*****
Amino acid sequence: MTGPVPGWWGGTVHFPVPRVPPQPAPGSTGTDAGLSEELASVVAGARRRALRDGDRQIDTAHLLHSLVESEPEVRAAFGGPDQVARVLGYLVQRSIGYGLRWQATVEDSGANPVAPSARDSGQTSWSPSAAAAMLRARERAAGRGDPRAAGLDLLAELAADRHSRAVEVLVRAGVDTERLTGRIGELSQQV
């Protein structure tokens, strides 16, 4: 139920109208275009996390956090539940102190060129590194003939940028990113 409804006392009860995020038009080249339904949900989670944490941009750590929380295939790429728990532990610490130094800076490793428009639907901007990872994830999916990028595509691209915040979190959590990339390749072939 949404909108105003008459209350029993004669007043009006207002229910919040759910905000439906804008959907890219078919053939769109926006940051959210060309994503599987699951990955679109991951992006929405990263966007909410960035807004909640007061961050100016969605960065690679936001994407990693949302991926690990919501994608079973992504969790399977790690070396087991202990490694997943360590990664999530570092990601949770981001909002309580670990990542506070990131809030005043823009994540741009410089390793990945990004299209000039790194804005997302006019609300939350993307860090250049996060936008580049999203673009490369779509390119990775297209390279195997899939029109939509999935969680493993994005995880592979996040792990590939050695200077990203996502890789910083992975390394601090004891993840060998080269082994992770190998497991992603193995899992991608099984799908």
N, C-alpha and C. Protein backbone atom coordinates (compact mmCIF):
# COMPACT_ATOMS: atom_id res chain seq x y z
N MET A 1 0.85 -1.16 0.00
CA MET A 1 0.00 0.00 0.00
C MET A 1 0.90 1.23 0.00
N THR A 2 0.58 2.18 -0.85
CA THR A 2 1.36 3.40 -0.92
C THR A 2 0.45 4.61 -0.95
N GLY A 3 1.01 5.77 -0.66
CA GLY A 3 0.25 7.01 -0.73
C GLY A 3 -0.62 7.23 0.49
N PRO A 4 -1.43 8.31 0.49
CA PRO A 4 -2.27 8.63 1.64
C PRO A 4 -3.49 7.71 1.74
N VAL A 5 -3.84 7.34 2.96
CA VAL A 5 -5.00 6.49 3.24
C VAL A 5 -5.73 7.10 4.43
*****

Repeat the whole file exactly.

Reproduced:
Amino acid sequence: MTGPVPGWWGGTVHFPVPRVPPQPAPGSTGTDAGLSEELASVVAGARRRALRDGDRQIDTAHLLHSLVESEPEVRAAFGGPDQVARVLGYLVQRSIGYGLRWQATVEDSGANPVAPSARDSGQTSWSPSAAAAMLRARERAAGRGDPRAAGLDLLAELAADRHSRAVEVLVRAGVDTERLTGRIGELSQQV
């Protein structure tokens, strides 16, 4: 139920109208275009996390956090539940102190060129590194003939940028990113 409804006392009860995020038009080249339904949900989670944490941009750590929380295939790429728990532990610490130094800076490793428009639907901007990872994830999916990028595509691209915040979190959590990339390749072939 949404909108105003008459209350029993004669007043009006207002229910919040759910905000439906804008959907890219078919053939769109926006940051959210060309994503599987699951990955679109991951992006929405990263966007909410960035807004909640007061961050100016969605960065690679936001994407990693949302991926690990919501994608079973992504969790399977790690070396087991202990490694997943360590990664999530570092990601949770981001909002309580670990990542506070990131809030005043823009994540741009410089390793990945990004299209000039790194804005997302006019609300939350993307860090250049996060936008580049999203673009490369779509390119990775297209390279195997899939029109939509999935969680493993994005995880592979996040792990590939050695200077990203996502890789910083992975390394601090004891993840060998080269082994992770190998497991992603193995899992991608099984799908």
N, C-alpha and C. Protein backbone atom coordinates (compact mmCIF):
# COMPACT_ATOMS: atom_id res chain seq x y z
N MET A 1 0.85 -1.16 0.00
CA MET A 1 0.00 0.00 0.00
C MET A 1 0.90 1.23 0.00
N THR A 2 0.58 2.18 -0.85
CA THR A 2 1.36 3.40 -0.92
C THR A 2 0.45 4.61 -0.95
N GLY A 3 1.01 5.77 -0.66
CA GLY A 3 0.25 7.01 -0.73
C GLY A 3 -0.62 7.23 0.49
N PRO A 4 -1.43 8.31 0.49
CA PRO A 4 -2.27 8.63 1.64
C PRO A 4 -3.49 7.71 1.74
N VAL A 5 -3.84 7.34 2.96
CA VAL A 5 -5.00 6.49 3.24
C VAL A 5 -5.73 7.10 4.43